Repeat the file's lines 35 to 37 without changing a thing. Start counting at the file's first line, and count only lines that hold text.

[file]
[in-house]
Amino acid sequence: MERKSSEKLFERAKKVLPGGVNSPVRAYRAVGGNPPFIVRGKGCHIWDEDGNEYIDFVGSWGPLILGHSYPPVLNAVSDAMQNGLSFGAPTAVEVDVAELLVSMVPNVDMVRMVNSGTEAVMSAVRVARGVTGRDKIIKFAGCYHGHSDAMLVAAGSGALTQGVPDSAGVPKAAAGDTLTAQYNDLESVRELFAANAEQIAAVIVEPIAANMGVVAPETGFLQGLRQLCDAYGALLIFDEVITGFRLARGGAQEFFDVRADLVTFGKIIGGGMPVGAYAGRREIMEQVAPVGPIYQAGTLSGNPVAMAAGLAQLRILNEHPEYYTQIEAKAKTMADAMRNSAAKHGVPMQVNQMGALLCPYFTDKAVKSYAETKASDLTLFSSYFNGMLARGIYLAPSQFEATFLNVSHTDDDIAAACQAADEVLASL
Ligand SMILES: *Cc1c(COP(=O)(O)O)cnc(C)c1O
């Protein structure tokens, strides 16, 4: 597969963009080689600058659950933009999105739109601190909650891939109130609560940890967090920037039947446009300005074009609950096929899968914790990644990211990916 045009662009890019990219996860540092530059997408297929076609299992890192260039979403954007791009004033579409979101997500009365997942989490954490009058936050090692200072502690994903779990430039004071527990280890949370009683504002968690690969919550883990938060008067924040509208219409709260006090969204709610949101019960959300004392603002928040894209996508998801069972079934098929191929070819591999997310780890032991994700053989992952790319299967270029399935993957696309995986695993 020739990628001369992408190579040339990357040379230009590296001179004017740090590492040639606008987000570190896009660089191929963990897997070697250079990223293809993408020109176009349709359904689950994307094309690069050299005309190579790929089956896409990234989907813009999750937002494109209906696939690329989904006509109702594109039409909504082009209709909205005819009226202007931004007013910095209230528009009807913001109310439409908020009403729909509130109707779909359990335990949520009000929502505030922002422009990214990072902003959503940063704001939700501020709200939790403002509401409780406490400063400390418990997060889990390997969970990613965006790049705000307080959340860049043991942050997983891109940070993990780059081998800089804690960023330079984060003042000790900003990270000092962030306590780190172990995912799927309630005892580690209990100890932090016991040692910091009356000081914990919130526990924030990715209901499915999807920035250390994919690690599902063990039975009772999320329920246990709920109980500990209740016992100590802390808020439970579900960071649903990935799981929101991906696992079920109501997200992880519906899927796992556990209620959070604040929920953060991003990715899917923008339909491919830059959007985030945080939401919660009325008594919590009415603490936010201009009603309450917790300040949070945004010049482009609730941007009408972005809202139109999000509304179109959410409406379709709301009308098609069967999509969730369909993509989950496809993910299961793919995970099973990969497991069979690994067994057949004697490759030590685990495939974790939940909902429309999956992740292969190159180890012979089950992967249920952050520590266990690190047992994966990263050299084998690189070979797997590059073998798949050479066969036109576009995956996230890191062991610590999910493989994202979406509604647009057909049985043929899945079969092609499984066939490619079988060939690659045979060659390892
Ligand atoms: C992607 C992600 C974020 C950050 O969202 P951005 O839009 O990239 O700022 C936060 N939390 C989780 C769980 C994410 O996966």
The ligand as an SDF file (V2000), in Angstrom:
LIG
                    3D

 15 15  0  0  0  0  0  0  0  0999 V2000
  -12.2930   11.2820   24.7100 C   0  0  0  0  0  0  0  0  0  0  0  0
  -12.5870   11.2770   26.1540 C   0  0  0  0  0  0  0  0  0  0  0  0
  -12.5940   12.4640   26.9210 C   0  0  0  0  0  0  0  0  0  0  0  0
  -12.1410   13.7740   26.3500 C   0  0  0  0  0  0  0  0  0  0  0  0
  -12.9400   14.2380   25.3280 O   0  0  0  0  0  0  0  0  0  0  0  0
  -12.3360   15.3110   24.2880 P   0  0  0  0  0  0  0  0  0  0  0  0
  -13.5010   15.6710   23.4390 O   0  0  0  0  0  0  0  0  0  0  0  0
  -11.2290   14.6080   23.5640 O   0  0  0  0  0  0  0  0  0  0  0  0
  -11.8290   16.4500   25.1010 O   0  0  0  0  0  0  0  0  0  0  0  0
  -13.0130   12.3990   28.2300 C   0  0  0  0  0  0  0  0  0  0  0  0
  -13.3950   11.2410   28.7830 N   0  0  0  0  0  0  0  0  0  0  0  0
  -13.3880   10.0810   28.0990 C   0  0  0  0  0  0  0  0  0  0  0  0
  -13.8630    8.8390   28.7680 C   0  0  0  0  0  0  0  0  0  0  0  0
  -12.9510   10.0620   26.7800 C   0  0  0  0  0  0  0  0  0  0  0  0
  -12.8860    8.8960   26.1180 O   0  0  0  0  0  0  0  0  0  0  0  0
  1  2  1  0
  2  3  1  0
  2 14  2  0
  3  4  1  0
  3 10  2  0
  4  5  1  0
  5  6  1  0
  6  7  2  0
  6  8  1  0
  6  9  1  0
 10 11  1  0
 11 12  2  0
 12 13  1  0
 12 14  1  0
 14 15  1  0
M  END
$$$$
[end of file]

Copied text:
 10 11  1  0
 11 12  2  0
 12 13  1  0